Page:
India is the worst place to be a woman among the world’s biggest economies and ranks even lower than Saudi Arabia, according to a global poll of experts released by Trust Law, a Thomson Reuters Foundation service, on Wednesday.
It declared Canada the best place to be a woman, while even Indonesia, South Africa, Mexico and Turkey fared better than India. “Infanticide, child marriage and slavery make India the worst”, the poll concluded.
“In India, women and girls continue to be sold as chattels, married off as young as 10, burned alive as a result of dowry-related disputes and young girls exploited and abused as domestic slave labour,” one of those polled was quoted as saying.
The Gender Inequality Index has also reportedly ranked India among the worst places for women.
India ranked at 141 among 165 countries analyzed by Newsweek magazine in the treatment of women, which was published in September.
Acclaimed Hindu statesman Rajan Zed, in a statement in Nevada (USA) today, argued that although India was on track to become a global power, but her new power and prosperity had remained evasive for many, especially women. Despite economic miracle, women in India continued to face inequalities in opportunities which blocked them from fully participating in the growth process. It was blight on a country, which prided herself on having joined the league of hottest growth economies.
Zed, who is President of Universal Society of Hinduism, stressed: We needed to empower our women in India; provide them better treatment under the law, better access to health-education-politics, and more opportunities for workplace participation; and open up more economic potentials for them.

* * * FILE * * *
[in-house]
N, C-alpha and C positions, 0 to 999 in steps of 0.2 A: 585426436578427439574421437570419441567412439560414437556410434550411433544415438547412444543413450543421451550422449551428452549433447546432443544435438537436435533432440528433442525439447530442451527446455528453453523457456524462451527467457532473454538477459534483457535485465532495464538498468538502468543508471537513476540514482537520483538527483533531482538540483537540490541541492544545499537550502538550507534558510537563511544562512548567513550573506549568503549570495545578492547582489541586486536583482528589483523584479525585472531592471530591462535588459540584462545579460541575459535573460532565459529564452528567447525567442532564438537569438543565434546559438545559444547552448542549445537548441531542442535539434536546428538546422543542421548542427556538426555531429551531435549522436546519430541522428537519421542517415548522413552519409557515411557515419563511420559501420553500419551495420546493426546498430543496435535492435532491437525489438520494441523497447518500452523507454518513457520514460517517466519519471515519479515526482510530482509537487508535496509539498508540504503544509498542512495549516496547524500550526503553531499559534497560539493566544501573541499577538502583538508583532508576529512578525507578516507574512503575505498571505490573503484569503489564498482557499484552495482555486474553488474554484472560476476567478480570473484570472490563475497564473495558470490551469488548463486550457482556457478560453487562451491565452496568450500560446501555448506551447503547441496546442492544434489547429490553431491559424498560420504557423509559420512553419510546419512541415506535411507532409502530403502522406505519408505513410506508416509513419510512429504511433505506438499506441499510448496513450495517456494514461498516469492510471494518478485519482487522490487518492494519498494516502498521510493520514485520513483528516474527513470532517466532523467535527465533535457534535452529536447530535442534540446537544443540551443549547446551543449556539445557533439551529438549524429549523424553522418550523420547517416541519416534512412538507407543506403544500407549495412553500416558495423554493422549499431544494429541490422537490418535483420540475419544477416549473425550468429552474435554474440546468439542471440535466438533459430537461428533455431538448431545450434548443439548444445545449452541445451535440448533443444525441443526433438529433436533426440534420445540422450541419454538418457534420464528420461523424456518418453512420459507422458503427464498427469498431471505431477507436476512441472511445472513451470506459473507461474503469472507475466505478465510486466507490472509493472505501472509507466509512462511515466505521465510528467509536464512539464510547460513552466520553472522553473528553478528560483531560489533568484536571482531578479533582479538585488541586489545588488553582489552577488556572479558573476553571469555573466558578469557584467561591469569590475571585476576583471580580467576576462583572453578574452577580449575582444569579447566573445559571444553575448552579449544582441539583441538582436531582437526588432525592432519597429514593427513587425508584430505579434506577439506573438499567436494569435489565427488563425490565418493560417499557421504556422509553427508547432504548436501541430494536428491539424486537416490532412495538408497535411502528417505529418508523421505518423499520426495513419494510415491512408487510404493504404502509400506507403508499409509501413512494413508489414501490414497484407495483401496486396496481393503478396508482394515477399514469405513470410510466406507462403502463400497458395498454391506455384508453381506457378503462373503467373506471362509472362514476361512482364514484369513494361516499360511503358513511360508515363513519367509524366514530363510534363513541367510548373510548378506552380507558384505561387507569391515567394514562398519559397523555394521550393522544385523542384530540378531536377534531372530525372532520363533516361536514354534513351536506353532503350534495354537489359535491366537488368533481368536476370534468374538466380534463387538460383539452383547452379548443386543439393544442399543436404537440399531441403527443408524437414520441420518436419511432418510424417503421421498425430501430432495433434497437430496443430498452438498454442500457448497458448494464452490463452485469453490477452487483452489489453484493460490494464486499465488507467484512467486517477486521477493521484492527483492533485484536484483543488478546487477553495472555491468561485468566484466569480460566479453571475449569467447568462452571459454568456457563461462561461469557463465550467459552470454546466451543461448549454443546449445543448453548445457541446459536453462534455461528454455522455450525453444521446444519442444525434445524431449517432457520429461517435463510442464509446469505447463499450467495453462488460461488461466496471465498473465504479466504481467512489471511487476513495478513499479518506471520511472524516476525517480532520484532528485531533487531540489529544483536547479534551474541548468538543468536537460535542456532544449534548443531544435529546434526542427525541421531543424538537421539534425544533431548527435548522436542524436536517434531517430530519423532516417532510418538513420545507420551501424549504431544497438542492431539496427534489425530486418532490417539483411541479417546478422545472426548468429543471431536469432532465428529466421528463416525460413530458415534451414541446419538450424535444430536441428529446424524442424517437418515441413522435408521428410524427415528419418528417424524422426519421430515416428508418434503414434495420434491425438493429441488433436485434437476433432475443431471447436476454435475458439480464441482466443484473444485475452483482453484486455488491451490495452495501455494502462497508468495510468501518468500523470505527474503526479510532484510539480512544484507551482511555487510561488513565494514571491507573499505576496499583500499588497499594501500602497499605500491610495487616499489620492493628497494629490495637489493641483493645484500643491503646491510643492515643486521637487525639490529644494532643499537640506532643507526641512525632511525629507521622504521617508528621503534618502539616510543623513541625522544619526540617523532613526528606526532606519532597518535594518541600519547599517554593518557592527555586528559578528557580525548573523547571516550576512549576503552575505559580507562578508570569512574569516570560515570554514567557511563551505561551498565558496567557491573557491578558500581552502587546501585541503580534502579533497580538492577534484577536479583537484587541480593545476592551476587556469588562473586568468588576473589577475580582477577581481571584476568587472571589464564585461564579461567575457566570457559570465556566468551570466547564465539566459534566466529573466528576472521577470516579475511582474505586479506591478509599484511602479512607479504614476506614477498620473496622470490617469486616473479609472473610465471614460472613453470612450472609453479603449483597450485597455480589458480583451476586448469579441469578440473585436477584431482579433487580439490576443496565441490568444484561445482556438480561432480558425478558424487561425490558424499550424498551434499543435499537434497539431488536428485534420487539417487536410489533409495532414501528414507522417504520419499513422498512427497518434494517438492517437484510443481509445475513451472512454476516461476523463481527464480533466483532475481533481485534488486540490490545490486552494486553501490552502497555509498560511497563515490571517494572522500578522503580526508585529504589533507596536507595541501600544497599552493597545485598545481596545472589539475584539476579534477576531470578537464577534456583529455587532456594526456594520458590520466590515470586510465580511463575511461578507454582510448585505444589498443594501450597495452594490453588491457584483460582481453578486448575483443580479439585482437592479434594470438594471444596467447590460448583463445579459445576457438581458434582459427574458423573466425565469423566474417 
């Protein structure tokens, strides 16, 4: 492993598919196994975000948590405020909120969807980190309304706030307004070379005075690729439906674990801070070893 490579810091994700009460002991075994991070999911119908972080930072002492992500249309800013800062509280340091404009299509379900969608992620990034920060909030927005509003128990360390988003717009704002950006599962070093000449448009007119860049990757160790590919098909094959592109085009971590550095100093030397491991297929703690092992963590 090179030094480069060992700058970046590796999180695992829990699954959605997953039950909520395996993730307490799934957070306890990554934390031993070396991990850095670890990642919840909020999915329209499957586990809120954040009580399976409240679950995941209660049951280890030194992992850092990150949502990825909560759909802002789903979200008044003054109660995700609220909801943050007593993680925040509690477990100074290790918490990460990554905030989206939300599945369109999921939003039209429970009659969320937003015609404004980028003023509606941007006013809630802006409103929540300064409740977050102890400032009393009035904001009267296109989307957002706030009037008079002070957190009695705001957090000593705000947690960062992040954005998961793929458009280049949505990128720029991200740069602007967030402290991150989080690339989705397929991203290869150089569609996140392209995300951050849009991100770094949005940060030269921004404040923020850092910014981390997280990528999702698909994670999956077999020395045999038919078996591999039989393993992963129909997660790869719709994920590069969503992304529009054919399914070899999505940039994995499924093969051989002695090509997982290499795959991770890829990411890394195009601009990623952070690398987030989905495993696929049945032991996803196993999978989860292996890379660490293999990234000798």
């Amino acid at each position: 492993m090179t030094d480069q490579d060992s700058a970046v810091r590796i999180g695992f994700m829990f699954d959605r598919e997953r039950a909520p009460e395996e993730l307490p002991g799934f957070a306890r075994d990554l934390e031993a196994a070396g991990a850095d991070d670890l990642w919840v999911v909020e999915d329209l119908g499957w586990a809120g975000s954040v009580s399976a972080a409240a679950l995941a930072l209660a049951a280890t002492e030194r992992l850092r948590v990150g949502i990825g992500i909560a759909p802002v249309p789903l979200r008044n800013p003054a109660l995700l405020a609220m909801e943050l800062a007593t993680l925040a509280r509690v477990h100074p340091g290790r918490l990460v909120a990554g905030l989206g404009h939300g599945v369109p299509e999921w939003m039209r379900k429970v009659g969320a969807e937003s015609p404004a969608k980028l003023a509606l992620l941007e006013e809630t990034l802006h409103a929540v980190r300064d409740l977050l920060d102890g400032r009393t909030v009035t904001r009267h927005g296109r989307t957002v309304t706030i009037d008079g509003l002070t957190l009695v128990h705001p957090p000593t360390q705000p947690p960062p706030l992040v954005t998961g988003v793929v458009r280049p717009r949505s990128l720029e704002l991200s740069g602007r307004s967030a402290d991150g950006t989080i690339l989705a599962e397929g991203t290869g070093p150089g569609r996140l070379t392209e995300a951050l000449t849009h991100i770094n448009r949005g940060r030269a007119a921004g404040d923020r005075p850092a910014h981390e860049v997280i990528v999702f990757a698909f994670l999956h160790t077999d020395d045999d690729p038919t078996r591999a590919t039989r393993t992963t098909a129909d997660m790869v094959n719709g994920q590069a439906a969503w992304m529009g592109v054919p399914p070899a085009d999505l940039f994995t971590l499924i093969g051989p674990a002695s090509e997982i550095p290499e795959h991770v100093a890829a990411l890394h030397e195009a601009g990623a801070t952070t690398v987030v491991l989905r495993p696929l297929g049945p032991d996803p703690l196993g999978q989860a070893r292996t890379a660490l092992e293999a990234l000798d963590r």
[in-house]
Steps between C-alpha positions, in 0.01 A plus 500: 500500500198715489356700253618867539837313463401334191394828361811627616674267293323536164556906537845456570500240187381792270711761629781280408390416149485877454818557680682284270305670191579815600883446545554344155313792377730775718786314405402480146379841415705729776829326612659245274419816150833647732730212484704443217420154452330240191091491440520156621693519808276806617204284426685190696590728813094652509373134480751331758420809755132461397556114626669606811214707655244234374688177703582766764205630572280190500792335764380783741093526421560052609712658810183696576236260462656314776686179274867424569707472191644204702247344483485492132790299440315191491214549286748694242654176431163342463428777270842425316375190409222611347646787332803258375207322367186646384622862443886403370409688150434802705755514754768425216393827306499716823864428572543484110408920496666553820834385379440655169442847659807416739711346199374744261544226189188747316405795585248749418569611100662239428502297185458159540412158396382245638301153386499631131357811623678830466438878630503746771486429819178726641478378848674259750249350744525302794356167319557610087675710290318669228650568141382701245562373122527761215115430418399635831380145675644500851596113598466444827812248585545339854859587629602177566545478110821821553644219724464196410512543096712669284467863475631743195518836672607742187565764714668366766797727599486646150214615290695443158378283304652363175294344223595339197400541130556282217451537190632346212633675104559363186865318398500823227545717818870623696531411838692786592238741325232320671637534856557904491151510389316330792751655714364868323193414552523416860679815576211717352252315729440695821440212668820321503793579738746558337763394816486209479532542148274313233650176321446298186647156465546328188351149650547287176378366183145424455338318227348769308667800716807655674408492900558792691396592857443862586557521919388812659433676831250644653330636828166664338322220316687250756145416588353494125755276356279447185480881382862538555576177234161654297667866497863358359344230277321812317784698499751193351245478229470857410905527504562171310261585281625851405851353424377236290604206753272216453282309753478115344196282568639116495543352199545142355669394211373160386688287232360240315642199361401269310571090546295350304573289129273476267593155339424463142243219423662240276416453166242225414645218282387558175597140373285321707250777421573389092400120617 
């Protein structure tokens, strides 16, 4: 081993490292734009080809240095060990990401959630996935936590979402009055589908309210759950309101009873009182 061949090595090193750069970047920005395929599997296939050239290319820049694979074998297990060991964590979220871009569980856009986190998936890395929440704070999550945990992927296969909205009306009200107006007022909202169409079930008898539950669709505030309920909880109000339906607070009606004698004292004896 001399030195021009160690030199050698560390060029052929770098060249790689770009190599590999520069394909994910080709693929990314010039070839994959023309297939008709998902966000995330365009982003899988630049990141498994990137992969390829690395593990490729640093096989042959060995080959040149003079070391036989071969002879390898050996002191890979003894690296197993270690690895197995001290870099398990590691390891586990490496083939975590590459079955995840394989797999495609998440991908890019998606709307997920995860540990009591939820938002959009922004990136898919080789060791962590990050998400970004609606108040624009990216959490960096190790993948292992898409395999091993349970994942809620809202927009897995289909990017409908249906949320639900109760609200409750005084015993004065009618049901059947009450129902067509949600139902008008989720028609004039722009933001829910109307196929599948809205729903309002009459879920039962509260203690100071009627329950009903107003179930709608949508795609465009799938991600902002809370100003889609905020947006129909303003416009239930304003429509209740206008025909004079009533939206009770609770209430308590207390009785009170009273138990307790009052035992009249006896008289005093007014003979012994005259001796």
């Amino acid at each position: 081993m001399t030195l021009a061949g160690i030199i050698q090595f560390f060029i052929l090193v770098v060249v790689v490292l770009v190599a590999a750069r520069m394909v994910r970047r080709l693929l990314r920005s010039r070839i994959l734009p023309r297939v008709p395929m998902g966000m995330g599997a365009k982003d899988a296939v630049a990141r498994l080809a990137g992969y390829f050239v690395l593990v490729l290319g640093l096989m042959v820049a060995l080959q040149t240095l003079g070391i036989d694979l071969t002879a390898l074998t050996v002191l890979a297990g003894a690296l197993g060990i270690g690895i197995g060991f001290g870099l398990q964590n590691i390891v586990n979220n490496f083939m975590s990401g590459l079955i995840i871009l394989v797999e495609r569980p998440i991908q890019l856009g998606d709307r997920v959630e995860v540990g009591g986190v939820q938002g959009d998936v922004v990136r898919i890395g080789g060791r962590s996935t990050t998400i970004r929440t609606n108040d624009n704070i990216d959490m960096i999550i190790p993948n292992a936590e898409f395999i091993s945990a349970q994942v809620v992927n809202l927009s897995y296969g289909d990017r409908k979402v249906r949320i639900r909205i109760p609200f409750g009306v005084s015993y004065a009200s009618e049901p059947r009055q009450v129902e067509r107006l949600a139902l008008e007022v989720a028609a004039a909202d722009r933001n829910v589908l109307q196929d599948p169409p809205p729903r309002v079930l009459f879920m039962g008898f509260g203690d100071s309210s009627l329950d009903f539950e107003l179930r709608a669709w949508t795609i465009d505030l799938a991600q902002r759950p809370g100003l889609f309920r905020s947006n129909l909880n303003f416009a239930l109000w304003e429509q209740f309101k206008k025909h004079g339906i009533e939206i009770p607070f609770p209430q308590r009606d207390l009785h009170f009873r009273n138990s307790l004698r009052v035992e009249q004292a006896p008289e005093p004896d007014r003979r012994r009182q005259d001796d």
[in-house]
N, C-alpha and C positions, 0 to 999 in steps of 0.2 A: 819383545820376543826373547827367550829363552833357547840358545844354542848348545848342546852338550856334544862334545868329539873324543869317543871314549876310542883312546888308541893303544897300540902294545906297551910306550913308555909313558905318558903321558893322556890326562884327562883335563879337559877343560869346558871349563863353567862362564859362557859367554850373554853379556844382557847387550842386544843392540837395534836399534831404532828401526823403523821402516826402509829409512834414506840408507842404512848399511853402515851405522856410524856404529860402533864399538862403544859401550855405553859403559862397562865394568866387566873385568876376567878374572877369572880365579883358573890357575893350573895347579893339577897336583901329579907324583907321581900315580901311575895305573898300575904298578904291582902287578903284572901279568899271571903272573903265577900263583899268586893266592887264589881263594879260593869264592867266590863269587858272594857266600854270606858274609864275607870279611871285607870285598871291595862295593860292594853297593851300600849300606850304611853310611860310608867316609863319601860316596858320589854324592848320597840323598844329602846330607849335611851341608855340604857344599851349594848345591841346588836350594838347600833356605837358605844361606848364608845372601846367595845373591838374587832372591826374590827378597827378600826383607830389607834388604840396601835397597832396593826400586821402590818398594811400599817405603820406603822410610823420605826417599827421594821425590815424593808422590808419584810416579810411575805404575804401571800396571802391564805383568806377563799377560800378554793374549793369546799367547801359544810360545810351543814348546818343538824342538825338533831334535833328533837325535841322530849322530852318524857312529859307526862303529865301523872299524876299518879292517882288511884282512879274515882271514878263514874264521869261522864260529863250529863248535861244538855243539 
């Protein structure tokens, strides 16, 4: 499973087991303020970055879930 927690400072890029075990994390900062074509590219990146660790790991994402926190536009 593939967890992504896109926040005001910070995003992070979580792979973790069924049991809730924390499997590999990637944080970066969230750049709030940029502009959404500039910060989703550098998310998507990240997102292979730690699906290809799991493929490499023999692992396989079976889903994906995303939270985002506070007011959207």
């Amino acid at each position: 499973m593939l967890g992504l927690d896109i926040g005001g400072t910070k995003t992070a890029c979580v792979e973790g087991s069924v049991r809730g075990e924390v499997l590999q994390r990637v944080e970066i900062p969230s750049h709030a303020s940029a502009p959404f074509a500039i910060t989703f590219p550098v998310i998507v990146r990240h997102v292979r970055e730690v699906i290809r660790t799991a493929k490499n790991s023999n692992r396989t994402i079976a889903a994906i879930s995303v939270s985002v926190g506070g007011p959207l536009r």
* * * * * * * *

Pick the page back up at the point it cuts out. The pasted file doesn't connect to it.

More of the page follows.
Quoting scriptures, Rajan Zed pointed out that ancient Manusmriti said: “Where women are revered, there the gods are pleased; where they are not, no rite will yield any fruit.” Number of Rig-Veda (oldest existing scripture of Hinduism) hymns were said to be composed by women, and Aditi, who was sometimes referred as “mother of the gods”, found mention in Rig-Veda as a goddess.
TrustLaw reportedly asked aid professionals, academics, health workers, policymakers, journalists and development specialists with expertise in gender issues to rank the 19 countries of the G20 in terms of the overall best and worst to be a woman.
TrustLaw is a core program of Thomson Reuters Foundation, a registered charity in the United States and United Kingdom established in 1982. David W. Binet and Monique Villa are Trustees Chairman and CEO respectively of the London headquartered Foundation